The FDDL 310 functions to receive commands from the various protocol components 314, 316, 318, 320 into the corresponding FDDL towers 322, 324, 326, 328. When a command is received into a tower 322, 324, 326, 328, it is passed to the base FDDL subsystem 330 for translation and passage directly to the switch device driver 312 through the Switch Services API 334.
The operation of the Switch Services API is demonstrated with reference to
The bridging protocol application 412 may also communicate directly with the switch device driver 420 through the Switch Services API 410.
The architecture into which the FDDL and APIs of the instant invention fit is demonstrated with reference to
The Power PC box 518 is connected to the switch fabric 514 through the Switch Device Driver 516. In turn, the switch fabric 514 is connected to one or more port controllers 520. The Switch Device Driver 516 supports a Switch Services API 522 through which it can send and receive messages to the FDDL 524) as well as the ATM Device Driver Shim 526 and the Ethernet Device Driver Shim 528. The ATM Device Driver Shim 526 and the Ethernet Device Driver Shim 528 connect to their respective net handlers 530, 532 through device driver interfaces 534, 536.
The MPOA client 538 may communicate to the switch device driver either through the ATM API 540 or through the FDDL API 542 as defined by the FDDL 524. The bridge services 544, including the Virtual LAN (VLAN) and IP Autolearn services may be provided through the Ethernet Net Handler 532, through the FDDL API 542 to the FDDL 524, or LAN Emulation Client (LEC) 546 may be provided to communicate through the ATM API 540 to the ATM Net Handler 530.
Through the structure defined, the operating system 512 features such as Simple Network Management Protocol (SNMP) and RMON 548, other box services 550, and U) hosting services 552, such as Telnet, Ping, and other may be provided.
The operation of the Switch Services API 522 as provided by the switch device driver 516 is shown with reference to
Once the switch_registration( ) called 612 is made, the API is active 614. While the API is active, calls may be made to at least any one of four primitives, including switch_send_MSG( ) 616, switch_send_data ( ) 618, switch_get_buffer ( ) 620, and switch_free_buffer ( ) 622.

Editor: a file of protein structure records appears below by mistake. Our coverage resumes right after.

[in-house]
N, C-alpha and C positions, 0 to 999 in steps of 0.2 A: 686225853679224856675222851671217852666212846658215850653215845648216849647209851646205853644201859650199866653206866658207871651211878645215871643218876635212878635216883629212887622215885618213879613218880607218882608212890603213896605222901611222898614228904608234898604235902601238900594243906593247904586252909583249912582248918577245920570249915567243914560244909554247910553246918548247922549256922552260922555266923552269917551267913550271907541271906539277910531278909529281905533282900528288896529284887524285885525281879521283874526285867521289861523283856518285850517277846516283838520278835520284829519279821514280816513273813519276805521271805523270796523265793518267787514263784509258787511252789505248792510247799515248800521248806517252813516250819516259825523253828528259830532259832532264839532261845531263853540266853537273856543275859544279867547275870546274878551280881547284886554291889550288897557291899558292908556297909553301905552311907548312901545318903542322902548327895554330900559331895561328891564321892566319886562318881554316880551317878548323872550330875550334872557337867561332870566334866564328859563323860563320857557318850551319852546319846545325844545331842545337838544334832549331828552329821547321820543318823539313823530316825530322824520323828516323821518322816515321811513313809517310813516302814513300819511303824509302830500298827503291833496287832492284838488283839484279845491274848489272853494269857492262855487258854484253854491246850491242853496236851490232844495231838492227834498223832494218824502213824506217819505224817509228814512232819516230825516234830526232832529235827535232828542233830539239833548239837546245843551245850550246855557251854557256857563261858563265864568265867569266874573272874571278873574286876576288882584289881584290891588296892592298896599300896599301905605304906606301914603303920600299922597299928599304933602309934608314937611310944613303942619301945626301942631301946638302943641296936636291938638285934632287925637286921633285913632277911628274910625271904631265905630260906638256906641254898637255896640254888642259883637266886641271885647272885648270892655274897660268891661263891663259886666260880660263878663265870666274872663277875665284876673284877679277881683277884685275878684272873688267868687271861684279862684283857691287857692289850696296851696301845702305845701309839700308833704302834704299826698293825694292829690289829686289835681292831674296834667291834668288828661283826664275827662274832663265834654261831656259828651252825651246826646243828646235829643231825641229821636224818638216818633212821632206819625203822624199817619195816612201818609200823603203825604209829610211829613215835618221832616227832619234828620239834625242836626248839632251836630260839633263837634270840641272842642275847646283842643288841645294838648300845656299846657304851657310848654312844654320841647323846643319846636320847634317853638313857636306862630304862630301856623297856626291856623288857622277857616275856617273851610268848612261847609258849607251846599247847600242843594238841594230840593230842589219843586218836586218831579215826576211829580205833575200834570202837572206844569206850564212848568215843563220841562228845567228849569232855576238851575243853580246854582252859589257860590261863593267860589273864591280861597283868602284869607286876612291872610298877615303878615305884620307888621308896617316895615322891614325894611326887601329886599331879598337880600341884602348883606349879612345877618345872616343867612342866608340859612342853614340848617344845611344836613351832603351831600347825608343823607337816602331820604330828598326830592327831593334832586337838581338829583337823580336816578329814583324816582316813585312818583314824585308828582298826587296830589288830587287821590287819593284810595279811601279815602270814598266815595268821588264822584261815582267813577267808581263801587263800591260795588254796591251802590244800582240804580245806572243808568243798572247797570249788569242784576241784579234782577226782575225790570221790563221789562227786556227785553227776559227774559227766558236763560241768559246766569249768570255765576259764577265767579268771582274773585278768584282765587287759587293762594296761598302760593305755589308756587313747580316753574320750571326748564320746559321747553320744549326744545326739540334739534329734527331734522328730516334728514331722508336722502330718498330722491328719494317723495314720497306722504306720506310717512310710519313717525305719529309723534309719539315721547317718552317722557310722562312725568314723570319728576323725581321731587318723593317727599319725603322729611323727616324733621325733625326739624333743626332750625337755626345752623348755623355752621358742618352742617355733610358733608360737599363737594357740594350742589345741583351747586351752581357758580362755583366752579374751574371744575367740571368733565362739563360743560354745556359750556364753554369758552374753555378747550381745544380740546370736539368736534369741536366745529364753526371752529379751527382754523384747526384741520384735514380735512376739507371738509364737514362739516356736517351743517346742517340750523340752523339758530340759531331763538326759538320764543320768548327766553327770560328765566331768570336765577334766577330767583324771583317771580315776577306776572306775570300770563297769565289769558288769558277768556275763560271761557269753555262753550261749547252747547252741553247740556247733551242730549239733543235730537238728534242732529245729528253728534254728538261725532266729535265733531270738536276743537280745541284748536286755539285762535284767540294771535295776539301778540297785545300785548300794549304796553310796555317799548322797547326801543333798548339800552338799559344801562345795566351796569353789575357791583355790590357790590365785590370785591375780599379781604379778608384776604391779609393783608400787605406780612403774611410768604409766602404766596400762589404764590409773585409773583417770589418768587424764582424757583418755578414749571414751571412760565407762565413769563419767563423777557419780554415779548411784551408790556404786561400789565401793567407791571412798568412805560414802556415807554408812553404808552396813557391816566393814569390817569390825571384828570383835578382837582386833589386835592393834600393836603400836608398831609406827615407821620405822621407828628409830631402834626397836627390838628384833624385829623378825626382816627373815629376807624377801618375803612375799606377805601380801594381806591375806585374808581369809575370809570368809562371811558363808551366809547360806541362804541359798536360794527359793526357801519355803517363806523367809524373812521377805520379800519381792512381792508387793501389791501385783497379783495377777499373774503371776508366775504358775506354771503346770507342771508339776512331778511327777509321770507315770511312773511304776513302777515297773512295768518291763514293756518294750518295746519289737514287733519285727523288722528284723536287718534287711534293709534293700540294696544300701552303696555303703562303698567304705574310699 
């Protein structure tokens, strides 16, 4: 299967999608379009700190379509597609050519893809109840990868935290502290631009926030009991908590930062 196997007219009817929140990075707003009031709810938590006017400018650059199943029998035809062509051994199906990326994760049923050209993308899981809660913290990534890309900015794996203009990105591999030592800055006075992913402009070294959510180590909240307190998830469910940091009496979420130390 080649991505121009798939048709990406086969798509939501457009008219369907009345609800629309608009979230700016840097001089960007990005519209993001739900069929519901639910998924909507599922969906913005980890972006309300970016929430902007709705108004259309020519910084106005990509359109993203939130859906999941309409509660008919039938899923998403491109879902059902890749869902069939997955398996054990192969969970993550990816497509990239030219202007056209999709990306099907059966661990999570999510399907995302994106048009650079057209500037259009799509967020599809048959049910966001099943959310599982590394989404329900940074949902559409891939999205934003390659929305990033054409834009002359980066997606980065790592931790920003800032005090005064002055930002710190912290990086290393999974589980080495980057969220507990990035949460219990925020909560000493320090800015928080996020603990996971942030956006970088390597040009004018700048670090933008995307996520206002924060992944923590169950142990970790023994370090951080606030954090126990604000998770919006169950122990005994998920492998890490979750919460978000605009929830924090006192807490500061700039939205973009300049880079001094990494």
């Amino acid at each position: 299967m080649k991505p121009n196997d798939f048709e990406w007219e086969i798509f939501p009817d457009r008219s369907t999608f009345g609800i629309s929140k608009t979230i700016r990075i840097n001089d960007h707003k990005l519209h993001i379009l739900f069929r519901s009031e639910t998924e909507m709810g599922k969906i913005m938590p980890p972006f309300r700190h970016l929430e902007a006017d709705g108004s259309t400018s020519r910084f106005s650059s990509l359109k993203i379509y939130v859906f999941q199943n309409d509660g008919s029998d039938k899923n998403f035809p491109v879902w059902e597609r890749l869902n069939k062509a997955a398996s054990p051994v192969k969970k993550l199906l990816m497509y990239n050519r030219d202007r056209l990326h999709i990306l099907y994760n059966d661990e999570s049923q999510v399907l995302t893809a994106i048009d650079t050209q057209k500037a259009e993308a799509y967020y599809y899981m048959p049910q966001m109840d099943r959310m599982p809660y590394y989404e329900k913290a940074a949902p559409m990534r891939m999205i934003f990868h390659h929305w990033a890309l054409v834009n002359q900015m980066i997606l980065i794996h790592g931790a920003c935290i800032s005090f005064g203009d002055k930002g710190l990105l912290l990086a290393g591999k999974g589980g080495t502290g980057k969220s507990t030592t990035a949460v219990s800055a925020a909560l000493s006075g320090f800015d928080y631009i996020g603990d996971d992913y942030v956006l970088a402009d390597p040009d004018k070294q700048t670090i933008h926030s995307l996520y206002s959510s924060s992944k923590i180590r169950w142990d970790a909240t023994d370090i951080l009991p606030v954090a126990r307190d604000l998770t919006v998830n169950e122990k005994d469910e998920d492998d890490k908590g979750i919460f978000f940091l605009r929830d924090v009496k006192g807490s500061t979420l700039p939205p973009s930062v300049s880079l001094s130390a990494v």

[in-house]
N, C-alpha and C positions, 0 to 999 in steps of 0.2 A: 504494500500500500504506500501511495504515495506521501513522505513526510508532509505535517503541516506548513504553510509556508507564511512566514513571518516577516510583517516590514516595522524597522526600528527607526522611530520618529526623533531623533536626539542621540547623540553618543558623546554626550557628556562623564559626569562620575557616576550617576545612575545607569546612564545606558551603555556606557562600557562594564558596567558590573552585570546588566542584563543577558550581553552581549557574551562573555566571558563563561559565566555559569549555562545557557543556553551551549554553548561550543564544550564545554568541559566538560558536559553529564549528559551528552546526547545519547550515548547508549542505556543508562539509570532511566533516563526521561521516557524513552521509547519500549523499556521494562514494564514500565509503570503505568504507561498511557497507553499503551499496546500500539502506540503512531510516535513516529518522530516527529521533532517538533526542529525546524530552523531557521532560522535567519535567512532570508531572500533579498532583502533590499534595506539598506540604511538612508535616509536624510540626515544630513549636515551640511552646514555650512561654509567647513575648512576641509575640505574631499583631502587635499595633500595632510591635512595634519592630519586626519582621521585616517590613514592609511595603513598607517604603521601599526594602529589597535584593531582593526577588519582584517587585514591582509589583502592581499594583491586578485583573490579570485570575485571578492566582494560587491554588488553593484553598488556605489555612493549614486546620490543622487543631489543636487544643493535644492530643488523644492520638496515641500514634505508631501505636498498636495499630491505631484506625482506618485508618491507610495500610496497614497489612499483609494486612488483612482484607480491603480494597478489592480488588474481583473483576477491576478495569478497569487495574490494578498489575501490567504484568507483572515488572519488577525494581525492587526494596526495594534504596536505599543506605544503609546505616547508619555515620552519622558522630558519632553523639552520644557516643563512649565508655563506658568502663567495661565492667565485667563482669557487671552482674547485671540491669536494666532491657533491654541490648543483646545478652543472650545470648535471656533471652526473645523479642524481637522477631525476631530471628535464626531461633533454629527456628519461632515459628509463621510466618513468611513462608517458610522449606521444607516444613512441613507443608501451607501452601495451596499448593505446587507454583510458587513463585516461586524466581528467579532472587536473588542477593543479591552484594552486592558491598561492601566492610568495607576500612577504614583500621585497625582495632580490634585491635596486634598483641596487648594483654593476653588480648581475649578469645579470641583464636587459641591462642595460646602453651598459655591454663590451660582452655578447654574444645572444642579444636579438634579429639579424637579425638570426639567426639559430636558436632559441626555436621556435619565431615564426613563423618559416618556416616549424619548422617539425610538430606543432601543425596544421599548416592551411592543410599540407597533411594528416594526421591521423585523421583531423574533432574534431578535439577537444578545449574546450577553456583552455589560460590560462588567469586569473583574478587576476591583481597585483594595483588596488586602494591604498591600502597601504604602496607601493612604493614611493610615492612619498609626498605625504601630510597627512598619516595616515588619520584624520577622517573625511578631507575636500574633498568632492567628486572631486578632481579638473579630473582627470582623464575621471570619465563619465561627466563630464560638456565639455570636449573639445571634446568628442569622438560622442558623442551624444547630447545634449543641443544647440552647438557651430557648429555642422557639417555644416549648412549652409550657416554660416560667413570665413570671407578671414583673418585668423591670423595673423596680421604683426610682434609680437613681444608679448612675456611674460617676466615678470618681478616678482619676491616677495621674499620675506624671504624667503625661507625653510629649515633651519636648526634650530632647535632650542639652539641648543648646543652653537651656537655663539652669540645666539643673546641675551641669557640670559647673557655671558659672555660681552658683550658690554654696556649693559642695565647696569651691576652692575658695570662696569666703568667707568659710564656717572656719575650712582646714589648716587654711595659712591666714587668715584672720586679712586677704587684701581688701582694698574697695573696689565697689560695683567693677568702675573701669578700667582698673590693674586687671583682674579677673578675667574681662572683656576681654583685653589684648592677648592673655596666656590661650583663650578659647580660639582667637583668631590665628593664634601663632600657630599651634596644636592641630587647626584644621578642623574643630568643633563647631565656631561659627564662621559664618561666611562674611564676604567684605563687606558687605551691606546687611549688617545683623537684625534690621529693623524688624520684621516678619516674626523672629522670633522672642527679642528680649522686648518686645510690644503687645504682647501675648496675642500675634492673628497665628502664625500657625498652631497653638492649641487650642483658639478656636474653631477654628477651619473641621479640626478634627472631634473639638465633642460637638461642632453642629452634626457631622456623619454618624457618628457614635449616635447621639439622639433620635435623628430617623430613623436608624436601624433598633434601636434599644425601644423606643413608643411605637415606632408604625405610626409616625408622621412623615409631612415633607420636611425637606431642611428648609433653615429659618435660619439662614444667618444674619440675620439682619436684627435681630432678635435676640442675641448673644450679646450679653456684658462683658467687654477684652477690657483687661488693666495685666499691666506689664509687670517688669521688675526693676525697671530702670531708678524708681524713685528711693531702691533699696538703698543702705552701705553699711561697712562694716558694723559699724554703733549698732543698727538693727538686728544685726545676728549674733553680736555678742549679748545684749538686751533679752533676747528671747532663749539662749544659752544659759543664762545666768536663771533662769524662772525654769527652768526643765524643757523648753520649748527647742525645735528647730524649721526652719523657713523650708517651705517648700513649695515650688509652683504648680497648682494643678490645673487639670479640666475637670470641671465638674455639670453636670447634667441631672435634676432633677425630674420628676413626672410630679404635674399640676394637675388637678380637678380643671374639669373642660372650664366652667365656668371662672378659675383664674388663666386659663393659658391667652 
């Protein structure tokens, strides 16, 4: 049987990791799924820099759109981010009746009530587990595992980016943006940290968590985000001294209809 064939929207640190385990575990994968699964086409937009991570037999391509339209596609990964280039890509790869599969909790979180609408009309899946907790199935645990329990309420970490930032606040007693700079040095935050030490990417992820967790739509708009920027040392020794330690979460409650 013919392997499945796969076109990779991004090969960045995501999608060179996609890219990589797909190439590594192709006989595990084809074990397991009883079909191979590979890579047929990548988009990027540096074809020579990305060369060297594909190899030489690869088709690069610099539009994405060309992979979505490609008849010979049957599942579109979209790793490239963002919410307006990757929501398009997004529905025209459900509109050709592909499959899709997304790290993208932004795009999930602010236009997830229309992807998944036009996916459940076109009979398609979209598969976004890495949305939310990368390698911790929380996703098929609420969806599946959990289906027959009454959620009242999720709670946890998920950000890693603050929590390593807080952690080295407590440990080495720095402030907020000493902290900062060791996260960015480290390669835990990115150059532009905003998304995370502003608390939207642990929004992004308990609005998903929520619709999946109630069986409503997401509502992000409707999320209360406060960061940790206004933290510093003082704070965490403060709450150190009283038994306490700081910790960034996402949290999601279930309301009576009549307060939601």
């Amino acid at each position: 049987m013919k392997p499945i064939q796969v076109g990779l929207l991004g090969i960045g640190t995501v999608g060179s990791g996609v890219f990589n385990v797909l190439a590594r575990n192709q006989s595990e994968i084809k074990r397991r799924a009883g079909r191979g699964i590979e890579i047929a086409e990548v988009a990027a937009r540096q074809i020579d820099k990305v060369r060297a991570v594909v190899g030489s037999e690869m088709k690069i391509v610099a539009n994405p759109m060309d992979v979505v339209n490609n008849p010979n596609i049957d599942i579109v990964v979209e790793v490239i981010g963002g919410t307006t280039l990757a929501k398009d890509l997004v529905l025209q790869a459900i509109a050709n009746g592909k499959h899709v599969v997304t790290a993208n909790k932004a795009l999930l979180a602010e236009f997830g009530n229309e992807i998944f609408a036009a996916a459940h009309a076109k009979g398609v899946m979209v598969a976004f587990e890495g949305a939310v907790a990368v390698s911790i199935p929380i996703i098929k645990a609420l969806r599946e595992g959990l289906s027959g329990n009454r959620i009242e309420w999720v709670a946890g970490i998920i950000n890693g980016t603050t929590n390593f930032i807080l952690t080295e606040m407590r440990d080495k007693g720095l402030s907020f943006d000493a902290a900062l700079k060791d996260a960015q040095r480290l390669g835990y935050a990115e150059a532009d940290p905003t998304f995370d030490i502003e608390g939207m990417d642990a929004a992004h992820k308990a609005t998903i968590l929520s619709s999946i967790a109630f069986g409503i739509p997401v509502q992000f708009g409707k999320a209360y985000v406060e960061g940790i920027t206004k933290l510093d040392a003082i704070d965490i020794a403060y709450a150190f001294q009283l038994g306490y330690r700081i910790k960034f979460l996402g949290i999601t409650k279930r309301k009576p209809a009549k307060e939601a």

The switch_send_MSG( ) primitive 616 is called to transmit a message to one or more registered interfaces. Messages may be sent to one interface, a group of interfaces, or broadcast to all interfaces. A message may be generally formatted using the Type-Length-Value (TLV) convention.
The switch_send_data( ) primitive 618 is called to transmit a data frame out of one or more interfaces. When a frame is to be transmitted to more than one interface, the set of destination interfaces may be specified with a bit mask or by other means well-appreciated within the art.
The switch_get_buffer( ) primitive 620 is called to allocate frame buffers. Conversely, the switch_free_buffer( ) primitive 622 is called to deallocate frame buffers.
Calls to the primitives may continue as long as the API is active 624. When an interface application wishes to disable the API, it does so by calling switch_deregistration( ) 626, which deregisters the application as a user of the switch services API. Execution of the Switch Services API then ceases 628.
The operation of the base FDDL subsystem is demonstrated with reference to
After the primitive FDDL_registration( ) 712 is called, the FDDL is active 714, beginning a looping process of calls.
Within the loop, the FDDL_send( ) primitive 716 may be called to initiate transmission of a message from the CPU to one or more adapters. The message may be transmitted to a single adapter or broadcast to all adapters. The FDDL_registration_status( ) primitive 718 may be called query whether a particular database is currently registered with the FDDL API.
When it is no longer desired for the FDDL to be active 720, the primitive_deregistration( ) 722 may be called to deregister a client application as a user of the FDDL API. Following the call to the FDDL_deregistration( ) 722, execution of the FDDL subsystem ceases 724.
It will be well appreciated by those skilled in the art that each of the FDDL towers as shown on
The FDDL towers 322, 324, 326, 328 may each have its own registration processes that allow instances of its specific protocol client applications to register. Additionally, those skilled in the art will appreciate that the FDDL tower calls may be providing for other networking features well-known in the art, such as providing reliable delivery of messages, acknowledgment and non-acknowledgment schemes, Cyclic Redundancy Code (CRC) code checking, and the like.
Those skilled in the art will also appreciate that the Switch Services API need not provide for such flexibility. The Switch Device Drivers 312 are hardware dependent relying on the switch fabric (
As to the manner of operation and use of the instant invention, the same is made apparent from the foregoing discussion. With respect to the above description, it is to be realized that although embodiments of specific material, representations, primitives, languages, and network configurations are disclosed, those enabling embodiments are illustrative and the optimum relationship for the parts of the invention is to include variations in composition, form, function, and manner of operation, which are deemed readily apparent to one skilled in the art in view of this disclosure. All relevant relationships to those illustrated in the drawings in this specification are intended to be encompassed by the present invention.
Therefore, the foregoing is considered as illustrative of the principles of the invention, and since numerous modifications will occur to those skilled to those in the art, it is not desired to limit the invention to exact construction and operation shown or described, and a user my resort to all suitable modifications and equivalence, falling within the scope of the invention
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|U.S. Classification||370/466, 719/328, 370/401|
|Cooperative Classification||H04L2012/5669, G06F9/545, H04L49/30, H04L49/45|
|European Classification||G06F9/54L, H04L49/45, H04L49/30|
|Apr 4, 2012||AS||Assignment|